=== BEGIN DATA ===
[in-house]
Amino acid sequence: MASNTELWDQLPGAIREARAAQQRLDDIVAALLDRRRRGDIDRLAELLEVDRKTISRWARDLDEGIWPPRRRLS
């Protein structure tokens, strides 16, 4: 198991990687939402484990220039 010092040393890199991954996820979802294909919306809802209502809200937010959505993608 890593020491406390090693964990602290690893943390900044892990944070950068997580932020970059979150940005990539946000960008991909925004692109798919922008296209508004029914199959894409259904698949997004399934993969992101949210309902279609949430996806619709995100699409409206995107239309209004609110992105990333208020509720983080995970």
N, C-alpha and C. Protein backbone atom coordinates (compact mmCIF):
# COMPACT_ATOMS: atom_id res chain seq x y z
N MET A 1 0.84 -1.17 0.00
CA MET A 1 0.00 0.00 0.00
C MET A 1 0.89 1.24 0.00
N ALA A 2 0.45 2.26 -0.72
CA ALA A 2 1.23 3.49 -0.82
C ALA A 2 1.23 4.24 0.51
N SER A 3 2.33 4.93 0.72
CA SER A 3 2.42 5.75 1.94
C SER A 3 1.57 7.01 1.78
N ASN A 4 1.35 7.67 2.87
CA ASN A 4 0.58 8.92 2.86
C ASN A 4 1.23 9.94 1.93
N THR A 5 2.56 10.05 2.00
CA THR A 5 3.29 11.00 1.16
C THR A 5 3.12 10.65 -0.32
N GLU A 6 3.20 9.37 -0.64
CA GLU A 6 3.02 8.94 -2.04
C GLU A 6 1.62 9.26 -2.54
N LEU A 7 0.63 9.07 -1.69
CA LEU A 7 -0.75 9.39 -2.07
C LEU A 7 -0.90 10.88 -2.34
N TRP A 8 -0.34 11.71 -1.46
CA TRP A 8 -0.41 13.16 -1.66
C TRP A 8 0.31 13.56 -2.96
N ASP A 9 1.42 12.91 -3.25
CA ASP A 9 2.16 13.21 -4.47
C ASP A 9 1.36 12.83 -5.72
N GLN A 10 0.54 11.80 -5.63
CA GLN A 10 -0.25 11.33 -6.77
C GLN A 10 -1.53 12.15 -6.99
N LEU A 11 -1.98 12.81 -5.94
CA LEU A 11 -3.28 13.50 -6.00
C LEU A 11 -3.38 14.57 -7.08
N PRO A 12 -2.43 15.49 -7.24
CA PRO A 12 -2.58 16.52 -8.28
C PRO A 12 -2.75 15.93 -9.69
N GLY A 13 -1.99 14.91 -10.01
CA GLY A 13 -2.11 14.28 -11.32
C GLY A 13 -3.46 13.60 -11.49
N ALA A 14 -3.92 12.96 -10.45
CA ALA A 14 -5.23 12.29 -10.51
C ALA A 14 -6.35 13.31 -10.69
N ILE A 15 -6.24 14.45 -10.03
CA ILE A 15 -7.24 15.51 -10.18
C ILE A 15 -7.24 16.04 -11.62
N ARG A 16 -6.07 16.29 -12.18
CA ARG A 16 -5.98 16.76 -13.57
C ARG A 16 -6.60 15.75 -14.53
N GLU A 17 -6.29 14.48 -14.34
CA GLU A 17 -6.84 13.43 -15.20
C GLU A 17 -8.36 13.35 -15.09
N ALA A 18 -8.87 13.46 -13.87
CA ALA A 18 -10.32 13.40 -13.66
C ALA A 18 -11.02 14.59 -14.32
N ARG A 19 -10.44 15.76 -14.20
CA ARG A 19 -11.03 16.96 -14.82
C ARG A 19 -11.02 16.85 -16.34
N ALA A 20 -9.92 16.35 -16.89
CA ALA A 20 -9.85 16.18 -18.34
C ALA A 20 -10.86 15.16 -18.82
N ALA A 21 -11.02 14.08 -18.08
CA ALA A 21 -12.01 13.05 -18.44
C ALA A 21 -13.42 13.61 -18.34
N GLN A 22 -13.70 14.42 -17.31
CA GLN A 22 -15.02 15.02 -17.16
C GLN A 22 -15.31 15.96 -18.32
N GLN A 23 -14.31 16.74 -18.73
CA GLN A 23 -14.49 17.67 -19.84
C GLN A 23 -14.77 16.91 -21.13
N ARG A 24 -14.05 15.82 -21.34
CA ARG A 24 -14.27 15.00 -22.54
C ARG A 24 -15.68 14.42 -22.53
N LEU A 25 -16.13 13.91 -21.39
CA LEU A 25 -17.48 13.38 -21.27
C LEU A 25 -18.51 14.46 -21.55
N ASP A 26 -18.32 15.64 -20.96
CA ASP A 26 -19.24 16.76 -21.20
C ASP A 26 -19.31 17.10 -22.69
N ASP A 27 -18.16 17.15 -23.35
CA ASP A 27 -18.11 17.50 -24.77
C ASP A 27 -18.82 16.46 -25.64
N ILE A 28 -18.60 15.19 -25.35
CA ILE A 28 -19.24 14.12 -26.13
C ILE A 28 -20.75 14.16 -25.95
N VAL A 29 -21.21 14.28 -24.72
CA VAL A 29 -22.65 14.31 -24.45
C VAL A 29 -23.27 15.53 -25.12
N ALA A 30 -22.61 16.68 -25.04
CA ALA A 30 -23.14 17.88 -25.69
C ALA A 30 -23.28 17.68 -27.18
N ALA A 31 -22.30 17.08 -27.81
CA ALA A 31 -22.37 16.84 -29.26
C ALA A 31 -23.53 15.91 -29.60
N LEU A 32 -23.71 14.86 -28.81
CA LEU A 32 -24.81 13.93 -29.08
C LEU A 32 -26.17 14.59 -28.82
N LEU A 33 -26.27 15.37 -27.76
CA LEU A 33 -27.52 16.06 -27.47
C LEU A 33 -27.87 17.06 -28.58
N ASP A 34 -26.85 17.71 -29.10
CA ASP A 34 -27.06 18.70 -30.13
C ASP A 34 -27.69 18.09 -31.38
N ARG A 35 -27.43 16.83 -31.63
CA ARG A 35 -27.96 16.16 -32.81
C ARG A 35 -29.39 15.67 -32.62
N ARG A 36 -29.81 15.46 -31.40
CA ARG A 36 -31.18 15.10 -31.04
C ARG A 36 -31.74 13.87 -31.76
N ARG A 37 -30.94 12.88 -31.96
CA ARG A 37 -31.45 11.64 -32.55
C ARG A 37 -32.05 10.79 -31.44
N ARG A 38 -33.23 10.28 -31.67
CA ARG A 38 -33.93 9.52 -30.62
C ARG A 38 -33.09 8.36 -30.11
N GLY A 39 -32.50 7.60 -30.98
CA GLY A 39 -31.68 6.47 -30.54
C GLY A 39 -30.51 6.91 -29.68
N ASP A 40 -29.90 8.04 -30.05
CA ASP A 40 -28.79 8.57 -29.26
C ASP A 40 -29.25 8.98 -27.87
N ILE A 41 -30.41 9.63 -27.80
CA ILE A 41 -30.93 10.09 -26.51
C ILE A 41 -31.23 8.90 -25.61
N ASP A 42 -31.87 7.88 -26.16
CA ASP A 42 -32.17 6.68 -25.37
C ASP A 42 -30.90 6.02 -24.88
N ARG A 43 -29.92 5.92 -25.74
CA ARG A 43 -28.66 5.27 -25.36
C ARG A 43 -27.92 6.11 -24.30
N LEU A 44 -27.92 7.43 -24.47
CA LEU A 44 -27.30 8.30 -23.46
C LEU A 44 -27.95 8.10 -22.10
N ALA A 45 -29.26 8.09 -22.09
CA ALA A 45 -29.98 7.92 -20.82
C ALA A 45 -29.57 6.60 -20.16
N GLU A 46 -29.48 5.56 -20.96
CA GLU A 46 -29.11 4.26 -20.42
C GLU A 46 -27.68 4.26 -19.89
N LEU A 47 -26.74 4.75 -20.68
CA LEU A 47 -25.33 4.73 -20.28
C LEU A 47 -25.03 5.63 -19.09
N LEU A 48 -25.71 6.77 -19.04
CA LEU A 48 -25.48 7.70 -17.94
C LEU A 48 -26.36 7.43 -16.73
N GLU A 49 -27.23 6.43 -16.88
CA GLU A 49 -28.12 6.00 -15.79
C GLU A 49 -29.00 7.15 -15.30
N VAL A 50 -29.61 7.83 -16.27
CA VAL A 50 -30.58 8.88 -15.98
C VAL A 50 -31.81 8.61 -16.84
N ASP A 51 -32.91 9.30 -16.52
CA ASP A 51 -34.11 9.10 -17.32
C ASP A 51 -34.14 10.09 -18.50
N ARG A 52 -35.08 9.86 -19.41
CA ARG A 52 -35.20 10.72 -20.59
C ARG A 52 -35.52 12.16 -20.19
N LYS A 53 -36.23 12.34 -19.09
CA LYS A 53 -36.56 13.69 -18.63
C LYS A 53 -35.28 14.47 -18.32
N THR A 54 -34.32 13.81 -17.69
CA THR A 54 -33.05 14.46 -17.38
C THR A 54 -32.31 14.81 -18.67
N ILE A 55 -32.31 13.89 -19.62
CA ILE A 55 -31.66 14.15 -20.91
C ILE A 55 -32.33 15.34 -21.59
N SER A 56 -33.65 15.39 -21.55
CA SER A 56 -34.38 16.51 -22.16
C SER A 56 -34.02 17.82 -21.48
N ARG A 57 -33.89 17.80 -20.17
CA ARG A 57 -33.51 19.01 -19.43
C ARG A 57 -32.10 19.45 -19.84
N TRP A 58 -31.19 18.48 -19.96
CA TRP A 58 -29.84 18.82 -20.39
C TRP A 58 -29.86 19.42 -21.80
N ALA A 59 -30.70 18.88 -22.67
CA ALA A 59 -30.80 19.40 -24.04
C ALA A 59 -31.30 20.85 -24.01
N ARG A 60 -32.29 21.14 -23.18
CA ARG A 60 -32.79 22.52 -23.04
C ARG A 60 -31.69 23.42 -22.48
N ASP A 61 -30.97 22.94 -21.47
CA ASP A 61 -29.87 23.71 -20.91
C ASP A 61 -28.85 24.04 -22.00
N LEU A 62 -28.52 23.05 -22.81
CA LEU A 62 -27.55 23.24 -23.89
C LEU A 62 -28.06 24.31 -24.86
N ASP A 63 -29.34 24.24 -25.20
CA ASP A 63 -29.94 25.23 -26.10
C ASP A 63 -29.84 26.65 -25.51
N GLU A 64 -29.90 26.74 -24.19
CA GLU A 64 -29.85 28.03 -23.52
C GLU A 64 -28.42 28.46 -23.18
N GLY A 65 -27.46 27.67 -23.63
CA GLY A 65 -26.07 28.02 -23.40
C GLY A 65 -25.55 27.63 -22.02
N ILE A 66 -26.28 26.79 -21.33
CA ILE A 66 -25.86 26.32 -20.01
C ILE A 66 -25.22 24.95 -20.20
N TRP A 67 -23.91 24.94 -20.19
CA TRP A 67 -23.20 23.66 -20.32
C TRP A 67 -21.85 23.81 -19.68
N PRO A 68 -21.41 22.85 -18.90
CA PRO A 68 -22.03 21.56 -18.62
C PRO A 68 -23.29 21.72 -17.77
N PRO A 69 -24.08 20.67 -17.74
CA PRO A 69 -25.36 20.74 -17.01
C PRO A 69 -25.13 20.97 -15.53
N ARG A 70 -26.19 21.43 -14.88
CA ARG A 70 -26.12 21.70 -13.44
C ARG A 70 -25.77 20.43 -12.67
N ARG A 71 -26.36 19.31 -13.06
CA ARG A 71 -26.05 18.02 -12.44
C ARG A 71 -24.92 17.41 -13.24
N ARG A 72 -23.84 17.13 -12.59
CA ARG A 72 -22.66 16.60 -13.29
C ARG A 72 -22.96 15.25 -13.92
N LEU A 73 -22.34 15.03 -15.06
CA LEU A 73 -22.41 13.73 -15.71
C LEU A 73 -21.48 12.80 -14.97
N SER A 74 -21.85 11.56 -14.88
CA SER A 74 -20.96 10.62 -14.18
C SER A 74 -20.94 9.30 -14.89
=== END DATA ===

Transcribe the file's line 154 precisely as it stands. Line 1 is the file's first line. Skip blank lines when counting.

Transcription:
CA VAL A 50 -30.58 8.88 -15.98